Paul McKellar, Owner and Founder of Socialmoth talks about his Facebook application powered by Amazon Web Services.
What is your title and main job function? Keyboard slave, organizing bits.
Describe your Facebook applications. Socialmoth Secrets is an anonymous group confessional. You can see which confessions came from friends, but not which friend made the confession. We have had over 900,000 installs with a peak of over 80,000 daily active users.
How have you incorporated Amazon Web Services as part of your architecture? What services are you using? I’m using about all of them, Amazon S3 stores all my pictures and DB backups. EC2 runs all my servers. I love the queue service (Amazon SQS) and pay service (Amazon FPS) but haven’t done anything with them yet.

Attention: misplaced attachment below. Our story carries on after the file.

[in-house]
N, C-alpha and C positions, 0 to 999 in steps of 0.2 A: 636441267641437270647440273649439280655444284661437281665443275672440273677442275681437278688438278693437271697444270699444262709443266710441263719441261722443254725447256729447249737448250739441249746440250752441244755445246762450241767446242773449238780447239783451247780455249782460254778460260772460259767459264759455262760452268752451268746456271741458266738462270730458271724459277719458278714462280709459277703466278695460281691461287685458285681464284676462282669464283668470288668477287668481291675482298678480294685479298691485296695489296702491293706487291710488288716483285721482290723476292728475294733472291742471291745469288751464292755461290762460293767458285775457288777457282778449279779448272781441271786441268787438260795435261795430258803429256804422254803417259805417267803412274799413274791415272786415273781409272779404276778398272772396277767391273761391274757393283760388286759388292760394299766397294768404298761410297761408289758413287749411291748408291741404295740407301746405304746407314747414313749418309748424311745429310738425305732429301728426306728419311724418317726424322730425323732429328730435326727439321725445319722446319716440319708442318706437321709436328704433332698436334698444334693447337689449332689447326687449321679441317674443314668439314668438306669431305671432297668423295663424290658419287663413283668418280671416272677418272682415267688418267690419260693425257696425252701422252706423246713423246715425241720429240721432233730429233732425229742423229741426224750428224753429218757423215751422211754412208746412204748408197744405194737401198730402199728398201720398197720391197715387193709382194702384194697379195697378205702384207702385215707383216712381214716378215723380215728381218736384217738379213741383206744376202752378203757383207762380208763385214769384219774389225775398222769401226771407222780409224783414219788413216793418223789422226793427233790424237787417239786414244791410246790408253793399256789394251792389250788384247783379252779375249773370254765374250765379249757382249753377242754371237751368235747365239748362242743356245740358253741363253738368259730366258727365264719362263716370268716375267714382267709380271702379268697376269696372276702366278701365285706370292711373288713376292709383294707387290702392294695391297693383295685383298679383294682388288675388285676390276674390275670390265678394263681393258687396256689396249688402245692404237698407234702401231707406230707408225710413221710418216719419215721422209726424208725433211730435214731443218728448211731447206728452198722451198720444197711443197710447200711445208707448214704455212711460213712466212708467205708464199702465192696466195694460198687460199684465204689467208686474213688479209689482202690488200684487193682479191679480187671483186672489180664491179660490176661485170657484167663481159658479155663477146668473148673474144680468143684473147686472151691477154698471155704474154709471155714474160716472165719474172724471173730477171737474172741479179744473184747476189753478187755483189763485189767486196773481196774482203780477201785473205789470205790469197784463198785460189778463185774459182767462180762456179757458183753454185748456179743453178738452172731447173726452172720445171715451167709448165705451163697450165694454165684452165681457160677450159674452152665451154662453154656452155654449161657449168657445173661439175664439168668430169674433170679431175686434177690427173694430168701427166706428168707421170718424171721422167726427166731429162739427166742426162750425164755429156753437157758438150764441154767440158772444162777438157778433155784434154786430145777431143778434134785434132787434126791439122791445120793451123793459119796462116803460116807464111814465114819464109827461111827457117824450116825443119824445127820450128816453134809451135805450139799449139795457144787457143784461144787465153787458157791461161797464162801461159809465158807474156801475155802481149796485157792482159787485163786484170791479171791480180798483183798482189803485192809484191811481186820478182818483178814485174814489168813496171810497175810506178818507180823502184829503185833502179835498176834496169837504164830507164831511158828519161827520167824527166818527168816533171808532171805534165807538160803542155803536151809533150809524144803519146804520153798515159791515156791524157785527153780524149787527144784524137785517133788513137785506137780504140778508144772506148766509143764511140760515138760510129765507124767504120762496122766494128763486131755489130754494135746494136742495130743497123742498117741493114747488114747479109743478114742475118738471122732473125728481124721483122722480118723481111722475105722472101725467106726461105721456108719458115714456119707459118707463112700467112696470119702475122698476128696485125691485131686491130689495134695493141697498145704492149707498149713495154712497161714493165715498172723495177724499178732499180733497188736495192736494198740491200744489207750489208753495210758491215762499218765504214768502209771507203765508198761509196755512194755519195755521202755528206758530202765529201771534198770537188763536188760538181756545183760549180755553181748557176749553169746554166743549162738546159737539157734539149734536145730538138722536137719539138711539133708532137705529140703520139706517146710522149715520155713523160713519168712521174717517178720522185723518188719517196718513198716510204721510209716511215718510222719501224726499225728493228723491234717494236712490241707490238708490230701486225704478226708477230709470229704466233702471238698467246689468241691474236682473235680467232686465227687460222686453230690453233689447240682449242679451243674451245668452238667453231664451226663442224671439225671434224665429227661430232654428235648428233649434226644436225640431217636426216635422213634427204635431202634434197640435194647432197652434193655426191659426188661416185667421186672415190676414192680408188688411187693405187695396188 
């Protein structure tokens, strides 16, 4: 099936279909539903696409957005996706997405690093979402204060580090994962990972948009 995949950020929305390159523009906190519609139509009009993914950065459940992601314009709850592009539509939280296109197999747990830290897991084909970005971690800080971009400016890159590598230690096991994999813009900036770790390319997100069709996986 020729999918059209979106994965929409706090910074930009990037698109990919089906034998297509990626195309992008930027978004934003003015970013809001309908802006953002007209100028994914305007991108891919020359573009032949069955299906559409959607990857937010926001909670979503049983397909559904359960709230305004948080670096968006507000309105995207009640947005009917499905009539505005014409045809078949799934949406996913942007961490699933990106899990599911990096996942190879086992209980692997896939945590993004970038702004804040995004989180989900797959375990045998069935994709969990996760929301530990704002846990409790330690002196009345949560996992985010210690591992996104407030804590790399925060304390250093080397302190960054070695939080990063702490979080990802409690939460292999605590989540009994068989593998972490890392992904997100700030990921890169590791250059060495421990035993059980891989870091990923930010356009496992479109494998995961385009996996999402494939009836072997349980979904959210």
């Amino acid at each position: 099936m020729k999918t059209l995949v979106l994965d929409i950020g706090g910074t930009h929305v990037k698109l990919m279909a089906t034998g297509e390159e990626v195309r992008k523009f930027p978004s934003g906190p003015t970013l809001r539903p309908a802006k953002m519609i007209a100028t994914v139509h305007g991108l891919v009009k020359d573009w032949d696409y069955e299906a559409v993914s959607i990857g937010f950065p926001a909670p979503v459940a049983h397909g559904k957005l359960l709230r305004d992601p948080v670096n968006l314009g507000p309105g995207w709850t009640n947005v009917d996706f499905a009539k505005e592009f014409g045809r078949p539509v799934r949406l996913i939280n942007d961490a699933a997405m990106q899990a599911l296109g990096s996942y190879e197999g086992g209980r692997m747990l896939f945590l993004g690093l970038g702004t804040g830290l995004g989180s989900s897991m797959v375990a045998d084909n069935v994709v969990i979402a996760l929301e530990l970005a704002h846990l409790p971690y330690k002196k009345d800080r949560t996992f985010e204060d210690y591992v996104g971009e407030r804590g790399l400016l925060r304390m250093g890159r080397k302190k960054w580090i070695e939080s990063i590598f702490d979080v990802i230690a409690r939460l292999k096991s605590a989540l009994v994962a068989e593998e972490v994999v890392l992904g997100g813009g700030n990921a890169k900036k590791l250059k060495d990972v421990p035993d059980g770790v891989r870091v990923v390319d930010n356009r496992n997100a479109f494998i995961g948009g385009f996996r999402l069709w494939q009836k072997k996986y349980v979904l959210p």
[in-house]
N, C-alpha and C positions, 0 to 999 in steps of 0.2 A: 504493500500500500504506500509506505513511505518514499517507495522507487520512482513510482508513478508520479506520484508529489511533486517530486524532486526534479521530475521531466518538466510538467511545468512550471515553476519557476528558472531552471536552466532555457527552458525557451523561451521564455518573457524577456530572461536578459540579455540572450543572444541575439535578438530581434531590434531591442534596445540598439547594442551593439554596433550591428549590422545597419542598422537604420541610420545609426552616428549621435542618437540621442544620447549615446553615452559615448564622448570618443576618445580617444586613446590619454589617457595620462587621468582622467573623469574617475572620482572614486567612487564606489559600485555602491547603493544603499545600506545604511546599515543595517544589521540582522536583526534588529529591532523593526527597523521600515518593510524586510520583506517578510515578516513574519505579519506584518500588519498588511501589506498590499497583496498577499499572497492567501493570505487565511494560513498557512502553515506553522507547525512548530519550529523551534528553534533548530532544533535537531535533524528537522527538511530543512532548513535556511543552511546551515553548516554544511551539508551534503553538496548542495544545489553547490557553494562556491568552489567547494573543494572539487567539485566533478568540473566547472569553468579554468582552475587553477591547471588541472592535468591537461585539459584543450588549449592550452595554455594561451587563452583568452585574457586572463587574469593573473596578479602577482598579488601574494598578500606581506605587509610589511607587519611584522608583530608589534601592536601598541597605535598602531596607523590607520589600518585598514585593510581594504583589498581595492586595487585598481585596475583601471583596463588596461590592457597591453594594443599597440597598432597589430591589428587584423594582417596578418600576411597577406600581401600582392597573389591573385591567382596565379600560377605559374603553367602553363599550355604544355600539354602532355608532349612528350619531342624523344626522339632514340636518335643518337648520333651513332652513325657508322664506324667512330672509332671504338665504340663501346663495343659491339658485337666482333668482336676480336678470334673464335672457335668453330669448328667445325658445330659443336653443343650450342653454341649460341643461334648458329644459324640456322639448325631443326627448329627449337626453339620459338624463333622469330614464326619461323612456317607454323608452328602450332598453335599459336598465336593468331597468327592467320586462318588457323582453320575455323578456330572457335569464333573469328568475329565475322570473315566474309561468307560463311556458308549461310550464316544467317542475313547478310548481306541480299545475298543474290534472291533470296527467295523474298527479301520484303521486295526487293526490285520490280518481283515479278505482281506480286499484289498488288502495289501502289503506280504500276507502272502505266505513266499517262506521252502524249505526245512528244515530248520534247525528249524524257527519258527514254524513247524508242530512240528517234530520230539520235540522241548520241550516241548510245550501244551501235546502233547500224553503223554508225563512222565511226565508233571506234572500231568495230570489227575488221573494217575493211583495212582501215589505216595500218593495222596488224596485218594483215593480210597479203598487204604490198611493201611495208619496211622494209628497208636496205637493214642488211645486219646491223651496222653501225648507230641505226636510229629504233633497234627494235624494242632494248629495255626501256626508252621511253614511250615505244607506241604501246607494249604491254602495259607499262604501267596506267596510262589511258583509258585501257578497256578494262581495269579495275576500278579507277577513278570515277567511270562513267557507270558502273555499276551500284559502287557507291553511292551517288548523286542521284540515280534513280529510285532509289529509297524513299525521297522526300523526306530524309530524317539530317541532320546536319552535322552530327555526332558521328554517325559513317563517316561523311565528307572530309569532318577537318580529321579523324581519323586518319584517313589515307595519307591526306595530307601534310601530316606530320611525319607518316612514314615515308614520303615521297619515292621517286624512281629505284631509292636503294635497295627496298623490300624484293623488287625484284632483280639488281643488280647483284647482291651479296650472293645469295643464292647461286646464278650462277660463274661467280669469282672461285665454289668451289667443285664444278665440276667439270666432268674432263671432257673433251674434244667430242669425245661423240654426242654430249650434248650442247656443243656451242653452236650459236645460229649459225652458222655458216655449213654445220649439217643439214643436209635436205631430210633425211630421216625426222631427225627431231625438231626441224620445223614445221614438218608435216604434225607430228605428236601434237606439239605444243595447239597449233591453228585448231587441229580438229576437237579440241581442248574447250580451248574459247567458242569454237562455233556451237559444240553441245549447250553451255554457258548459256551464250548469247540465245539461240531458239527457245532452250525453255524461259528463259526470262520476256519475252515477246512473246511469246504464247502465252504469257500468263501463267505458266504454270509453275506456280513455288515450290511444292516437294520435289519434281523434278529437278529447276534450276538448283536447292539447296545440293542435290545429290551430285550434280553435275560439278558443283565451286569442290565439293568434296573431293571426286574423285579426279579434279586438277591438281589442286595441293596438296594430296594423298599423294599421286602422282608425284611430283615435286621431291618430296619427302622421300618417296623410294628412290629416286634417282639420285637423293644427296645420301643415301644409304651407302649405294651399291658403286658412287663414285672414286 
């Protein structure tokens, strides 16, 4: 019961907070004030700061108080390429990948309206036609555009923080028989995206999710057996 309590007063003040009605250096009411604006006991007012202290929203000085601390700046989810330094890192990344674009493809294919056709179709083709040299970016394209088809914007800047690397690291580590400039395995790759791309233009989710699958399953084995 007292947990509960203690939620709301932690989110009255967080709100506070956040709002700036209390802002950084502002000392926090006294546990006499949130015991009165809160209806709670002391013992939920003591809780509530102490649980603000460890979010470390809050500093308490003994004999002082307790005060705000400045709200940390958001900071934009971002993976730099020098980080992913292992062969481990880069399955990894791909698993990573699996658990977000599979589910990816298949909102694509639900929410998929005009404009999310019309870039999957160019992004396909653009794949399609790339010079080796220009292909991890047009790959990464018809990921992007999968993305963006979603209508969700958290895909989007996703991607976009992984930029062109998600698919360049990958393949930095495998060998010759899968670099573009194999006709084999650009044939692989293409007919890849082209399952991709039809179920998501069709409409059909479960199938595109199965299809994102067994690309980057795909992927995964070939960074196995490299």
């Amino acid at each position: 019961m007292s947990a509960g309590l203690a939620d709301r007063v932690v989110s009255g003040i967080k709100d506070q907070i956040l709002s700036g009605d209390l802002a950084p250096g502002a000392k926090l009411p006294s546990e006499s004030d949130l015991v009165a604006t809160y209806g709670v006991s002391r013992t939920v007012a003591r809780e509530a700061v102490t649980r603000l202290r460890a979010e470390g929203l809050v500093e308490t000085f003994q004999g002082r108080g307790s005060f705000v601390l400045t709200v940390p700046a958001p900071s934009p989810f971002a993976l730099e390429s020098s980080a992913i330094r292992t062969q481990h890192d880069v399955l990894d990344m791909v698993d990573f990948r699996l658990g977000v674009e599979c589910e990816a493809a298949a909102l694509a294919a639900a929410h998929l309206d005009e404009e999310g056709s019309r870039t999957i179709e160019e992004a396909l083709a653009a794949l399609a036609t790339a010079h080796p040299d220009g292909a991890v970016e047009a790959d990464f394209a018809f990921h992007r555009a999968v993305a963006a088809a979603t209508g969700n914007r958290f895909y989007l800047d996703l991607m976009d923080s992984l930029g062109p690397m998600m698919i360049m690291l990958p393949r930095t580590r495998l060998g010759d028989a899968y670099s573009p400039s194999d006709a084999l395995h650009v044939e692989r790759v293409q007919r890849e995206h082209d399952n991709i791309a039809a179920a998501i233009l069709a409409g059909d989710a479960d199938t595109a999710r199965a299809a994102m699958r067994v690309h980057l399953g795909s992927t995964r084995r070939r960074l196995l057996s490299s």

Why did you choose Amazon Web Services? I don’t have to talk to sales people when I want a computer to run a task. I can have a computer just for 2 hours to do some maintenance work and I can start work at 3am if I have an idea.
How has AWS helped your Facebook apps succeed? EC2 allows me to test out new deployments more quickly, without taking down my apps. I can test nginx vs. apache for hours and keep my apache version fully working until I’m sure my new deployment is working correctly.
Have you learned any valuable lessons during this process? Program for your environment, and users.
Do you have any future plans to incorporate other AWS solutions? Or use Amazon EC2 and S3 in other ways? Yes, my new project is using EC2 for a non-Facebook app. I’m interested in testing out queue (SQS) rather than what I use now, which is implement all my queues in SQL, which is a pain because I have to migrate the database every time I need a new attribute.
Is there anything else you would like to add? Amazon was quick to respond to me when I needed more than my 20 instances for EC2. They upped my limit so I could handle a traffic spike without problems.